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The Occupy movement – wrong target.

By Justin Jefferson - posted Wednesday, 2 November 2011


The Occupy movement has attracted a lot of mockery for its naivety. Bristling with iPhones, clothes made in China, and pure water in plastic bottles, they really gave me a laugh when they demanded free wi-fi! Most of the scorn is well-deserved but there is a kernel of important truth in their complaints.

To understand it, we must first winnow the wheat from the chaff. For starters, where on earth did they get the idea that the capitalism they are complaining about is “unregulated”?

When asked, no-one can ever name even one unregulated market.

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The classic example of unregulated markets that people give is the financial markets. But a quick Google search shows the following regulators:

And that’s just at the federal level, just in the USA, and just in the markets for money and credit.

Reflect that this represents thousands of officials, whose permanent full-time function is to manipulate supply, demand and prices so as to change them from what they would be on the market unhampered by such interventions.

So for anyone concerned with the facts, that rules out unregulated capitalism as a cause of the problem.

Indeed the very idea that the problem is unregulated capitalism only makes sense viewed from the standpoint of full government control of all the means of production – full socialism. Yet no-one will own up to that conclusion.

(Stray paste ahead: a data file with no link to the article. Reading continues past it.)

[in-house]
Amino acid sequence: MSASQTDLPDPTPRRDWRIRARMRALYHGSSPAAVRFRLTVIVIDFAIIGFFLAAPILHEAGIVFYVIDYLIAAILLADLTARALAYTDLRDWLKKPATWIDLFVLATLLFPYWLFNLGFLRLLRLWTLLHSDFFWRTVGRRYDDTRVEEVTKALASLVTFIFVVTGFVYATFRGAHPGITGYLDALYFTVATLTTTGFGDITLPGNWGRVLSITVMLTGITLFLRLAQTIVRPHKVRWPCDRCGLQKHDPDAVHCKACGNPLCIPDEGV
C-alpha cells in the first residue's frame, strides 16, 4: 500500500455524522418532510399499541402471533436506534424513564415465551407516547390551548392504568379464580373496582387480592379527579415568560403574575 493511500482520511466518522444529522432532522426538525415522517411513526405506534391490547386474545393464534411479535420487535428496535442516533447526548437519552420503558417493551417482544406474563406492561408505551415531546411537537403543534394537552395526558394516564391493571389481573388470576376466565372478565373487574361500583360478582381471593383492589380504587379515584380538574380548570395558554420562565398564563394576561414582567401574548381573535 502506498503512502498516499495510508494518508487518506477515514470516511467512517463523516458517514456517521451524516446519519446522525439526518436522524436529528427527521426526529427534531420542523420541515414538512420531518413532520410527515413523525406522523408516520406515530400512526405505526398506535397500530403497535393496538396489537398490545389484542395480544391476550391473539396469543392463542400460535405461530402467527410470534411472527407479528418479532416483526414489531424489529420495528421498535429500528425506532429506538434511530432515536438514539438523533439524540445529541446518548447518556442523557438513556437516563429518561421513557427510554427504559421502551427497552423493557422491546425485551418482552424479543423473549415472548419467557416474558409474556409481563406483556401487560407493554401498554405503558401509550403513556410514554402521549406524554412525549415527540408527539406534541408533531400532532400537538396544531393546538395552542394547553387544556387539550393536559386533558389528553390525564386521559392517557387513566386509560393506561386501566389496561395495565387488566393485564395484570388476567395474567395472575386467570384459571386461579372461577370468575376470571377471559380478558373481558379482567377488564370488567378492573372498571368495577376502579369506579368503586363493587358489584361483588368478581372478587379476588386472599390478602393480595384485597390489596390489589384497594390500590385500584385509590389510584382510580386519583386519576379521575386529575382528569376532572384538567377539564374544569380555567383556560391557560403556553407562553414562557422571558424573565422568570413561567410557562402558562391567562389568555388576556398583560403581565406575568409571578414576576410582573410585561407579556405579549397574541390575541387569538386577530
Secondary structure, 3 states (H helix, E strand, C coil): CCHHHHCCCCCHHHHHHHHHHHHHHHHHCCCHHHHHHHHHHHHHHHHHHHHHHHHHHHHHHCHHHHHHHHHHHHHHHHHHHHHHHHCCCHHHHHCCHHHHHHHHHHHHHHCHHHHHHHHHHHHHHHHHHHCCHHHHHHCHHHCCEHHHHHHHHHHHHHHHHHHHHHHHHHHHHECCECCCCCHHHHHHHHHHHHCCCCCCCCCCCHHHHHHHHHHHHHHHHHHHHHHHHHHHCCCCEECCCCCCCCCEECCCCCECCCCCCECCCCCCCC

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No, the Occupiers say, the solution is somewhere between the level of big government that we have now, and full socialism. But they can never identify any principle to distinguish the economic interventions that are excessive, from those that are not. The only principle is that in any given case the problem is blamed on unregulated capitalism, and the solution is assumed to be more government intervention. So it’s not a rational belief system: it’s an “if-everything-were-nice-then-wouldn’t-everything-be-nice?” belief system.

Stock markets perform three major economic functions. The Occupiers wrongly criticize all three, when only one is the cause of their valid complaints.

Stock markets negotiate the provision of capital which companies used to produce the goods and services that we all use: the food, clothing, shelter, transport, communications and entertainment. Without capital we would produce everything with our bare hands. While the protestors use all these goods and services more than most other people in the world, their protests about “greed” ring hollow.

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About the Author

Justin Jefferson is an Australian who wishes to show that social co-operation is best and fairest when based in respect for individual freedom.

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